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Opinion Racism

Debunked: 4 myths about Indigenous people

A few months ago, I was discussing the concept of “a little bit racist” with a friend on Facebook. Before long, the conversation turned to Indigenous people, and his discussion points started to incorporate common myths white people believe about Indigenous people.

Here are a few of his comments, for example:

  • The handouts are what perpetuate the “lazy Indian” stereotype not my attitude that they should stop. 
  • We have taught them to put their hand out when in need instead of solve the problem themselves.
  • We should have used better methods in the past to help them come to understand the world around them.
  • It falls on both parties to stand up and put things right

To someone who doesn’t see their own racism, these statements may seem rational rather than racist. However, they are racist. These are common stereotypes about Indigenous people, and I will explain why.

1. Indigenous people are a drain on taxpayers

Everything Canada has is because they stole land from the people who were living here first. They slaughtered the people who were already living here. As much as 95% of the Indigenous population of what is now Canada was wiped out. Those who survived faced violence, disease, starvation, imprisonment, and cultural genocide. They were forced onto small areas of land to adopt a lifestyle they had never lived, and their previous cultural activities were criminalized. They couldn’t even leave reserves without permission from the state. 

Without the natural resources (minerals, forestry, fishing, oil and gas, farming, etc) that the First Nations had managed for millennia, the Canadian wouldn’t exist as it is now. They wouldn’t have been able to generate the wealth that they have now. That wealth has been built on the backs of Indigenous people, and they are owed more than they have received. White people have benefitted from that wealth, from the deaths and oppression of Indigenous people. The money paid out to Indigenous people is money held in trust by the state; it is not taxpayer money. It is money generated by the resources that Indigenous people “handed over” via treaties. It’s money owed to them; money stolen from them.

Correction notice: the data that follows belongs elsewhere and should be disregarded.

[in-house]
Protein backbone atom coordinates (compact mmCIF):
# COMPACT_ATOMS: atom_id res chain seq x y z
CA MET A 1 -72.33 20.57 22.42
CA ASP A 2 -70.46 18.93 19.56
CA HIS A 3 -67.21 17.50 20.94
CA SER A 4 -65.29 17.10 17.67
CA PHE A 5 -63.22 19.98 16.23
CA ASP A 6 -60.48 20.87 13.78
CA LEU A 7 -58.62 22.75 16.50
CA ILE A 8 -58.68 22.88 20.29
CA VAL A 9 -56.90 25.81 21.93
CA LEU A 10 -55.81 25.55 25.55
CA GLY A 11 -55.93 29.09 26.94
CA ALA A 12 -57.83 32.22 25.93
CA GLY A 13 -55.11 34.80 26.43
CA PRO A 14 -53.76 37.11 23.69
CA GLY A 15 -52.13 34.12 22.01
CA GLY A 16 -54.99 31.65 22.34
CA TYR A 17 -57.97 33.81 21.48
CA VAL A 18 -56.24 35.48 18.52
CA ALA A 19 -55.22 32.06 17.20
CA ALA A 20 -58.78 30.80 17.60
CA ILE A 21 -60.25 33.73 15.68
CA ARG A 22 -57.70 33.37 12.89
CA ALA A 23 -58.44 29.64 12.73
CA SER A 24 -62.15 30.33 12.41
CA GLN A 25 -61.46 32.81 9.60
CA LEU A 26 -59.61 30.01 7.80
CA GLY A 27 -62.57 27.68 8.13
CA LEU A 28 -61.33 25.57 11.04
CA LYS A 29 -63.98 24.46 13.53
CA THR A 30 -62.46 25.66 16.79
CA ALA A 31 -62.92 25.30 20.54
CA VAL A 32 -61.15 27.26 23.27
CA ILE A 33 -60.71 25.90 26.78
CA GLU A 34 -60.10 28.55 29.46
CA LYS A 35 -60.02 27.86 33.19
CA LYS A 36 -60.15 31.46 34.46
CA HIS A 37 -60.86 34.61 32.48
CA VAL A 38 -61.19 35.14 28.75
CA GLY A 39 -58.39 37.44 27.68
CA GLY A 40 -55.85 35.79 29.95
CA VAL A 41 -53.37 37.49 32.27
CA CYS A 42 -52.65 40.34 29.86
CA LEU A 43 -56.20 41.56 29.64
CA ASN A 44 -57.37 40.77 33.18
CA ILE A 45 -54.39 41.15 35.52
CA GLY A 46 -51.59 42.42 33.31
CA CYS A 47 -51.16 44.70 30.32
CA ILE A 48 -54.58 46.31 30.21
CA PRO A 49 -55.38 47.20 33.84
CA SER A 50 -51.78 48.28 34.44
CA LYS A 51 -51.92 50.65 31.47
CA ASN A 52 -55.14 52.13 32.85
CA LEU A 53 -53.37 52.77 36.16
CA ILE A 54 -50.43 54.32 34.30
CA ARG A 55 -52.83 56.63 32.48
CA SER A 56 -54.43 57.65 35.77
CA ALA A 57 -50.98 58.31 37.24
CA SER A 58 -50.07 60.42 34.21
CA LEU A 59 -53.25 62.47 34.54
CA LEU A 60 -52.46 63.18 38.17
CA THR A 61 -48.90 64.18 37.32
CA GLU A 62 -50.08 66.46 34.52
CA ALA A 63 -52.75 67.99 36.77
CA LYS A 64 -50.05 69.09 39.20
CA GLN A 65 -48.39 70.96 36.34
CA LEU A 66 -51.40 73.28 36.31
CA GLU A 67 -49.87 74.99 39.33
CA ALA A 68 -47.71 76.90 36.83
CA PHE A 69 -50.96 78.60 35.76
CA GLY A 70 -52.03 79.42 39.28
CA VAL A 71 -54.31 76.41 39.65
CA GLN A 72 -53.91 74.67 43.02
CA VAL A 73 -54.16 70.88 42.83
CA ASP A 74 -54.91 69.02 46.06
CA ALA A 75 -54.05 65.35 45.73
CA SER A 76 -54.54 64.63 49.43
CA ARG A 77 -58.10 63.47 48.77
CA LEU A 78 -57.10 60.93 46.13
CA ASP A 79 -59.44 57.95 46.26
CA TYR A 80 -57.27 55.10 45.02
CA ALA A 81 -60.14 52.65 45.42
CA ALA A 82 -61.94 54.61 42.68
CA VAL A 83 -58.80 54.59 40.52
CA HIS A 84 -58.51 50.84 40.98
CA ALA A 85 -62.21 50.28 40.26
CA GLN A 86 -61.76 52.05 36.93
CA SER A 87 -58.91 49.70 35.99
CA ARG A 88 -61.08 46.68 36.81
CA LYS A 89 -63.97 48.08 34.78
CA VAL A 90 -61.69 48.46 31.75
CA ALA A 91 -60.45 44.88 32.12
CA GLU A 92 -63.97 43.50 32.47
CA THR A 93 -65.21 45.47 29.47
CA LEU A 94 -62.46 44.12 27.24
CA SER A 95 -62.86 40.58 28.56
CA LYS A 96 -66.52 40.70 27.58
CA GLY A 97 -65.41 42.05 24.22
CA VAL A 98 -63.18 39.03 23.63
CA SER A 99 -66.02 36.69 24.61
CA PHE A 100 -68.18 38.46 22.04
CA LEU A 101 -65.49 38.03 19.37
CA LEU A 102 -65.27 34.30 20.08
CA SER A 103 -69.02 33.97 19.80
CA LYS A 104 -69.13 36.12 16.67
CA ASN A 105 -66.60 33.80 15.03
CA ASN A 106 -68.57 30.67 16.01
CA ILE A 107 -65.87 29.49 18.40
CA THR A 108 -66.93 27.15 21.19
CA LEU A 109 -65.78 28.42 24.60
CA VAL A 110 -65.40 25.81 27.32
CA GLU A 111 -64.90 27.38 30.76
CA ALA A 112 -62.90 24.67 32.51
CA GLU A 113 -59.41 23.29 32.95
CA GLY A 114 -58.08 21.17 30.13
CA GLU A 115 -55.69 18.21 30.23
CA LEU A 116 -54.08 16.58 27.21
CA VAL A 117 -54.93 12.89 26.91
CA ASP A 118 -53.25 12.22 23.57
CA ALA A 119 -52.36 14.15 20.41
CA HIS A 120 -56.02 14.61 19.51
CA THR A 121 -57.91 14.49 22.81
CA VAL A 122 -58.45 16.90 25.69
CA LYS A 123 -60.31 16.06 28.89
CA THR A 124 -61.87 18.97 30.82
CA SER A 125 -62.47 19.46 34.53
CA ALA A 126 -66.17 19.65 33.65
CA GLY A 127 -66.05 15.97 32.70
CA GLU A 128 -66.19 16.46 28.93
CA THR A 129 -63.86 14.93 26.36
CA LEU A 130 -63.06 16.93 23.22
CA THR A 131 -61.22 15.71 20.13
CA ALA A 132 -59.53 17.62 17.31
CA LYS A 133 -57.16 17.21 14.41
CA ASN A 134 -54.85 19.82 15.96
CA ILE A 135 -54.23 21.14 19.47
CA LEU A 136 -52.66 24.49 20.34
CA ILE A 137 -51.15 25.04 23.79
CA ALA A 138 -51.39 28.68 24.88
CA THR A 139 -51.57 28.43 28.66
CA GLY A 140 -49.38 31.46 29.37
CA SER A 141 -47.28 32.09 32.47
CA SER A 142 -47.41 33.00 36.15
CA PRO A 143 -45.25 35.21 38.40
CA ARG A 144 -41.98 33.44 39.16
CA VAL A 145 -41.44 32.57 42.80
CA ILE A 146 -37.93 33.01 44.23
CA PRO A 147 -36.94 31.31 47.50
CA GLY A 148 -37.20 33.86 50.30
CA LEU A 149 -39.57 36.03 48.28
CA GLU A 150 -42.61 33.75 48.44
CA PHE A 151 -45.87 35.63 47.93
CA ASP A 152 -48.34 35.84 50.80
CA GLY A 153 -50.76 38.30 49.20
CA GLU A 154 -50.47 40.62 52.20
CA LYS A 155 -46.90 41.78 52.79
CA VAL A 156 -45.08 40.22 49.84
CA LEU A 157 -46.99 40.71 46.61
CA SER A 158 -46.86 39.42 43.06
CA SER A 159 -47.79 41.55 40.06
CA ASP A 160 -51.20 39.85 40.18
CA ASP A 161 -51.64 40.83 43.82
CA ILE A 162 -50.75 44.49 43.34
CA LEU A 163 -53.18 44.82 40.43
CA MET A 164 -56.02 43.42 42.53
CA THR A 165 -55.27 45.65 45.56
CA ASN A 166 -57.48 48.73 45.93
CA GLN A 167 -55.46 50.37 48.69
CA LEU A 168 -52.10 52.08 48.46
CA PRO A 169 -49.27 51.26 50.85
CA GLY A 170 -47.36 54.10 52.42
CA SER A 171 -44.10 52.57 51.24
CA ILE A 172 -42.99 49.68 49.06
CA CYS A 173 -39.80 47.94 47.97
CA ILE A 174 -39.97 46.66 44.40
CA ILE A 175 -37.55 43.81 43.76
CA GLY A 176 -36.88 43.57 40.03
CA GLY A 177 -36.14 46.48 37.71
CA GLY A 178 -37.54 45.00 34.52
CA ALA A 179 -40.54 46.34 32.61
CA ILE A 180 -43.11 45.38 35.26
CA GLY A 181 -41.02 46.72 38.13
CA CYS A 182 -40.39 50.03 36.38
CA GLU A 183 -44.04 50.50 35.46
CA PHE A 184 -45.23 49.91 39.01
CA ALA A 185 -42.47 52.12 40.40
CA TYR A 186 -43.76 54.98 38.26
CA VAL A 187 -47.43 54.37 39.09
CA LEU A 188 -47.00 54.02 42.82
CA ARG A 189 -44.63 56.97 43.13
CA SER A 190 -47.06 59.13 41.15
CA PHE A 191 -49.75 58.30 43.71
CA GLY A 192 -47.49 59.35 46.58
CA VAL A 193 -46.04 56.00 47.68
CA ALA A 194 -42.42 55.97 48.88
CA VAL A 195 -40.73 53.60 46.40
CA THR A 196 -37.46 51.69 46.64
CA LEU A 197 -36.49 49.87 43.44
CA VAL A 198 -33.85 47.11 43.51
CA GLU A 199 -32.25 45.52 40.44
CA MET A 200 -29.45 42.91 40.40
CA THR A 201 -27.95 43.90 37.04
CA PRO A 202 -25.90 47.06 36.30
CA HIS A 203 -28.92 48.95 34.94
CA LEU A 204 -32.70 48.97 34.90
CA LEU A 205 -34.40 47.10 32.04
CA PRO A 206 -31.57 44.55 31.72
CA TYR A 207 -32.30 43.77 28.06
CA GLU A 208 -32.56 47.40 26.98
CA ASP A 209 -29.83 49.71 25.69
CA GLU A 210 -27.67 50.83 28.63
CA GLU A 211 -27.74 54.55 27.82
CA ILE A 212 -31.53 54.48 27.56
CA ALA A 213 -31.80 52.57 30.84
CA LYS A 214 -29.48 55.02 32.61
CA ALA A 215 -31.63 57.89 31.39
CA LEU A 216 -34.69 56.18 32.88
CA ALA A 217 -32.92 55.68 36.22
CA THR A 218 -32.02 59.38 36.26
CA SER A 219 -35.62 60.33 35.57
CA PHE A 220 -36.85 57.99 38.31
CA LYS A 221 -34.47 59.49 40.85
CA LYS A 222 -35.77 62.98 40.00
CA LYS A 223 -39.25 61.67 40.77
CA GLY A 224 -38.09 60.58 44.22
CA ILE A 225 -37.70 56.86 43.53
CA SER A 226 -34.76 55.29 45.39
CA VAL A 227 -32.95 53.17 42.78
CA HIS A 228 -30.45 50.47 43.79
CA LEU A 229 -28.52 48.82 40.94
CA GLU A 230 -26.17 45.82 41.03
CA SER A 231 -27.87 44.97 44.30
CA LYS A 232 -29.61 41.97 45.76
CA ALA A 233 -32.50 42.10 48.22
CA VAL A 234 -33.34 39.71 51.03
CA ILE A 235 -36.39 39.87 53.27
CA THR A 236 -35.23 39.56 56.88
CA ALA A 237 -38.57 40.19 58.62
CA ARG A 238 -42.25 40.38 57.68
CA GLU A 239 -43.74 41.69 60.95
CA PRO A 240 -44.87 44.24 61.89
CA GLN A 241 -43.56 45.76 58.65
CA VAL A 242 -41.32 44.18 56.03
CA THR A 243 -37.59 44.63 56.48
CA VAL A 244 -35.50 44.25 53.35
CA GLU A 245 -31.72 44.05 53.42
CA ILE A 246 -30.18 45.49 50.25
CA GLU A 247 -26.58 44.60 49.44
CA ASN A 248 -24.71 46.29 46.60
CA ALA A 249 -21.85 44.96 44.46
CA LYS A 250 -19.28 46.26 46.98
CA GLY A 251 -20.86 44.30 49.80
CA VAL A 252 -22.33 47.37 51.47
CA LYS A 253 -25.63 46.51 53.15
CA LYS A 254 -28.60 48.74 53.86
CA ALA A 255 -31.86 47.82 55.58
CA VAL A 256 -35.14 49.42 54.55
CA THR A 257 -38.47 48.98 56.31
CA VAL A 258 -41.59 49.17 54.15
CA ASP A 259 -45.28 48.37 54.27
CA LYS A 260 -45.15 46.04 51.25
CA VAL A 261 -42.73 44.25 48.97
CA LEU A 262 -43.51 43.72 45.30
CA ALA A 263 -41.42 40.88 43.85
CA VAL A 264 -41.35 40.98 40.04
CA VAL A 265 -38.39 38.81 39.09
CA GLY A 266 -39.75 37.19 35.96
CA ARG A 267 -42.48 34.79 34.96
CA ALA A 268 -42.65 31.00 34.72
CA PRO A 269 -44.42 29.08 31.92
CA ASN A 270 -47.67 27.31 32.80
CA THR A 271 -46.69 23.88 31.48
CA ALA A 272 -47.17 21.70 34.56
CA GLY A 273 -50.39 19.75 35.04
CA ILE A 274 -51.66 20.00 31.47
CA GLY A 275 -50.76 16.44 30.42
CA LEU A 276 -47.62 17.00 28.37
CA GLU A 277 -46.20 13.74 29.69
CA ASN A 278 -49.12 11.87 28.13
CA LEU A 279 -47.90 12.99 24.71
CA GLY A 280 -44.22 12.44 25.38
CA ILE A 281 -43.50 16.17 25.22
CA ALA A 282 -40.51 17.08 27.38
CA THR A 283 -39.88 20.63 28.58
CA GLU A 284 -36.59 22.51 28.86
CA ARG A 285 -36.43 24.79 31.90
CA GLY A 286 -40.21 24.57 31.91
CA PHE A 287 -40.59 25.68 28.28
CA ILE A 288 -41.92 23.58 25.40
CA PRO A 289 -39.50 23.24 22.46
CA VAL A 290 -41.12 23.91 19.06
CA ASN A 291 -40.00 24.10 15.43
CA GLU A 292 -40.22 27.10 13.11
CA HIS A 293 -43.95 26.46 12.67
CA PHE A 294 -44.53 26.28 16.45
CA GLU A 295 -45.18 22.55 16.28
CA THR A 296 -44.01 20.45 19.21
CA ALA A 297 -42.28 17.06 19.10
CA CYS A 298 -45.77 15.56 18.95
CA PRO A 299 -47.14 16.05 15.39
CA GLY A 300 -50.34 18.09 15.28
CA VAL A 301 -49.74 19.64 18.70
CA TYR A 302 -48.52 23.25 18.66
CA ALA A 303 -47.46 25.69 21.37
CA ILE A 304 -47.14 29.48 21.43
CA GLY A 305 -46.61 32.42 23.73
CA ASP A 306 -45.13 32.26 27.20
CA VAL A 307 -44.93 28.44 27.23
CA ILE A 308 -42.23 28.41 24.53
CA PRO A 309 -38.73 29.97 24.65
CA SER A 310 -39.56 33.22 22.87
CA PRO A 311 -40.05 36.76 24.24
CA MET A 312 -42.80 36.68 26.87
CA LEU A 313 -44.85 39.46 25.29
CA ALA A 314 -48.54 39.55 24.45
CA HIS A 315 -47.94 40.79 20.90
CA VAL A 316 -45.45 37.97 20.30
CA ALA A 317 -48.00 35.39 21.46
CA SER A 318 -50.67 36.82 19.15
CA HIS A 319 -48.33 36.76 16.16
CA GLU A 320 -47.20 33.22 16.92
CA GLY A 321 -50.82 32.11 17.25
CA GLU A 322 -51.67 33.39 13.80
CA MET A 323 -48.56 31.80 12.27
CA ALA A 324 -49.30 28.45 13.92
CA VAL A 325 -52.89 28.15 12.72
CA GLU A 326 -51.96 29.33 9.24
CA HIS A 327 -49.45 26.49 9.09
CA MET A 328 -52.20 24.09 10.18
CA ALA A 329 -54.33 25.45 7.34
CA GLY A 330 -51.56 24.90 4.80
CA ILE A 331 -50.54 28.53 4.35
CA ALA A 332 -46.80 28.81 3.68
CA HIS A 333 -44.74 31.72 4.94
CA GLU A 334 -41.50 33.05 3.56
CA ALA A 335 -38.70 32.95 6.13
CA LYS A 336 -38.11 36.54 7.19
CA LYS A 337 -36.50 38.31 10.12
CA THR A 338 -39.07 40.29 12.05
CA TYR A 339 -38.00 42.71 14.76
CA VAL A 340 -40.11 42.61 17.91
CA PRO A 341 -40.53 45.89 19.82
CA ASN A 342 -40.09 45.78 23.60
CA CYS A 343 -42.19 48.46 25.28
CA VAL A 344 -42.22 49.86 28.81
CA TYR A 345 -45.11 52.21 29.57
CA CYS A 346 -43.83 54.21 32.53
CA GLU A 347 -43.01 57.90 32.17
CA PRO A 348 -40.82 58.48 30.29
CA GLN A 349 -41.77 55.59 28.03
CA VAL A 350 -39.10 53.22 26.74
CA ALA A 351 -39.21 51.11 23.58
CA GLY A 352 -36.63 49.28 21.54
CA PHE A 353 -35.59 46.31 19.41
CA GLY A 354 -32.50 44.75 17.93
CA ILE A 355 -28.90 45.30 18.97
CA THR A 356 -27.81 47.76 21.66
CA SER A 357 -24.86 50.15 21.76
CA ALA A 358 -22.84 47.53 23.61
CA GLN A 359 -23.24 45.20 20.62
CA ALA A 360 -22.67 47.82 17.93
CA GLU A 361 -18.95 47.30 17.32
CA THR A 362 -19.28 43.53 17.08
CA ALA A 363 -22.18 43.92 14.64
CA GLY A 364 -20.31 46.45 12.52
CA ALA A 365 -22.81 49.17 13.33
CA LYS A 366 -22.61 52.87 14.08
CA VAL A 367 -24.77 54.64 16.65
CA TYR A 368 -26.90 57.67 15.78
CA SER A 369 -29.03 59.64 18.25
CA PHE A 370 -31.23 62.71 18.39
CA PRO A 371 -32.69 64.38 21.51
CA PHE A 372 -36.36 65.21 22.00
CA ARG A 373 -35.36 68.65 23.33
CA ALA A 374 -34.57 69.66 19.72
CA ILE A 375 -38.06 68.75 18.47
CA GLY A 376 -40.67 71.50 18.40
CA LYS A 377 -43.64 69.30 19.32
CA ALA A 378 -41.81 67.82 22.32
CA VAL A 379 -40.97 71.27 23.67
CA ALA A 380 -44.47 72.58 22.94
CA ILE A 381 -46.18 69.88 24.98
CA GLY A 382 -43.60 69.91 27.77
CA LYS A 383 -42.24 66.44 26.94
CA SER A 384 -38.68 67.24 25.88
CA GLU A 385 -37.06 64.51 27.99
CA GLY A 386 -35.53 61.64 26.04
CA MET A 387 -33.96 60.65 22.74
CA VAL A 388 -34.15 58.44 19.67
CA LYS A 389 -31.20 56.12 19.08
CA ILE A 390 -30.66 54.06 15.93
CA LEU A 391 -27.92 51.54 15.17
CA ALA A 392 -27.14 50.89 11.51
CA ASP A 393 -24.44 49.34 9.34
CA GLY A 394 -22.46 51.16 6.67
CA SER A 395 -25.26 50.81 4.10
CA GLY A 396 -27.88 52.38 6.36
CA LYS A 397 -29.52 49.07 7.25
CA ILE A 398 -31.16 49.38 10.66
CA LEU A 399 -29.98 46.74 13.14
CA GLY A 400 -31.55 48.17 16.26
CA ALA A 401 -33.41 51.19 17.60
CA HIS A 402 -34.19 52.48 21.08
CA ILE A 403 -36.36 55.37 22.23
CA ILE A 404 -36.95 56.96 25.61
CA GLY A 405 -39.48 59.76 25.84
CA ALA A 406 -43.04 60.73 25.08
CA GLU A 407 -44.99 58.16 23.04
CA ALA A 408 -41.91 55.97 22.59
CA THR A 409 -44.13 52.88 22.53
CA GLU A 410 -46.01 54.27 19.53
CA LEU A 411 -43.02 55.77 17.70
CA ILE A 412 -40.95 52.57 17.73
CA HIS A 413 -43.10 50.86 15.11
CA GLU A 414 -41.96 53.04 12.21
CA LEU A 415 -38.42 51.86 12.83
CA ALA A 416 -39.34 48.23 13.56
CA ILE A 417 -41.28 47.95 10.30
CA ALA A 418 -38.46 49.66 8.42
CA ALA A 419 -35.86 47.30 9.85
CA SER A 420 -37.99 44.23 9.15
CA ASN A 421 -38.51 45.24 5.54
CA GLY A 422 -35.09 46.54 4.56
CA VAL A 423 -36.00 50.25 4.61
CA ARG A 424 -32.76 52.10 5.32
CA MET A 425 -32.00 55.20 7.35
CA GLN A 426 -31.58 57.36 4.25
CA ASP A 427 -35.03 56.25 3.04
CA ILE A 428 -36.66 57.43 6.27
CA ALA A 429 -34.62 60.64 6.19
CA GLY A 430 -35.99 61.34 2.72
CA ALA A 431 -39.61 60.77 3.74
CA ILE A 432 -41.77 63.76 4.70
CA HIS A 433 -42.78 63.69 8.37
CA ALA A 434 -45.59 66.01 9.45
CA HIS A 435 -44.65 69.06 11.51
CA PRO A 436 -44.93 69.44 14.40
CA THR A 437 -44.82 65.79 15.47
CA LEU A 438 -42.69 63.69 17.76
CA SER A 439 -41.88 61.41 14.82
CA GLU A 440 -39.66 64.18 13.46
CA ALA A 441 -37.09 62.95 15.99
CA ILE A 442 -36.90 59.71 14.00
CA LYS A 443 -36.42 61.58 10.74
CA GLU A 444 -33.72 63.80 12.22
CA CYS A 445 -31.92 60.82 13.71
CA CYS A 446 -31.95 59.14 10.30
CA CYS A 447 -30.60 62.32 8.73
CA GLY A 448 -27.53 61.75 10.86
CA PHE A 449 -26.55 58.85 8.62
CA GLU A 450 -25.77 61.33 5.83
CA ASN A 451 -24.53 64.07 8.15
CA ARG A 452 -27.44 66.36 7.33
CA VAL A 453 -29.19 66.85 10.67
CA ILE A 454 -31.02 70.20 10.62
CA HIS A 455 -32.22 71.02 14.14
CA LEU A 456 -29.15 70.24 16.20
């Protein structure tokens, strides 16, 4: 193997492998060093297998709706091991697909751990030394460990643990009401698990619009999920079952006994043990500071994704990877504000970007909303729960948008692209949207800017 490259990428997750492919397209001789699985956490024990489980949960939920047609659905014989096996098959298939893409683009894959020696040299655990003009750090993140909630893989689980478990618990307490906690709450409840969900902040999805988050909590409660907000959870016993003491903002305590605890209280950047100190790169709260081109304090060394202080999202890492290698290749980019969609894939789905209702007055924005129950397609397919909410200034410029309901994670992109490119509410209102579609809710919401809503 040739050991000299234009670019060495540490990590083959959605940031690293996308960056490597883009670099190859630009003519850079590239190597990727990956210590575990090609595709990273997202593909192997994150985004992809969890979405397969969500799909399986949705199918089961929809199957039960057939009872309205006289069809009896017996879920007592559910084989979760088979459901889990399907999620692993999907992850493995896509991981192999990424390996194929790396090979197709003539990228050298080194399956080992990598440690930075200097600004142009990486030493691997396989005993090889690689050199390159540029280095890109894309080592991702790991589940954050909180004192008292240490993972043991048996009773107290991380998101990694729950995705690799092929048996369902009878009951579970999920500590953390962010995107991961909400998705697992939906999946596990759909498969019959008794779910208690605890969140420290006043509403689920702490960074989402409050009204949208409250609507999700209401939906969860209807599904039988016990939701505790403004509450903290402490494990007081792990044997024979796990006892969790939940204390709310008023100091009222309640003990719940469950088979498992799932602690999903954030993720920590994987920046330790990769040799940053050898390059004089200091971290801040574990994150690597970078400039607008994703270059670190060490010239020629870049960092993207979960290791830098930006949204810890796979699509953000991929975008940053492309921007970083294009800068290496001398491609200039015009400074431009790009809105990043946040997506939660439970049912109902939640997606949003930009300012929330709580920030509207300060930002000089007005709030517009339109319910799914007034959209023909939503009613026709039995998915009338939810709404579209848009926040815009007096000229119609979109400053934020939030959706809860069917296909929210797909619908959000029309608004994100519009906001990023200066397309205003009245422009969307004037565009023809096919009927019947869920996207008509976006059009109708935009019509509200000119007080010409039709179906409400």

2. Indigenous people are lazy, just need to work harder

Indigenous people work all the time. They solve their own problems all the time. But it often requires going off reserve, and on-reserve solutions often require sacrificing particular rights. For example, if a reserve chooses to charge property taxes to its residents, it may affect the federal payments they receive.

3. Indigenous people are unenlightened

Saying “understand the world around them” is saying that ignorance is inherent in indigeneity. The idea that Indigenous people aren’t as enlightened as white people is completely racist. It’s the height of conceit to consider your own way of thinking and acquiring knowledge to be the best and most correct way. The Indigenous ways of thinking and acquiring knowledge are no less valid.

4. Indigenous people should tell us how to fix things.

Indigenous people owe no one anything. They have no responsibility to “stand up and put things right”. All of this has been done to them. By no fault of their own. They just wanted to exist, as they had for millennia before Europeans arrived. If things need to be put right, it white people who must do it.

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By Kim Siever

I live in Lethbridge with my spouse and 5 of our 6 children. I’m a writer, focusing on political news, social issues, and the occasional poem. My politics are radically left. I recently finished writing a book debunking several capitalism myths. My newest book writing project is on the labour history of Lethbridge.

I’m also dichotomally Mormon. And I’m a functional vegetarian: I have a blog post about that somewhere around here. My pronouns are he/him, and I’m queer.

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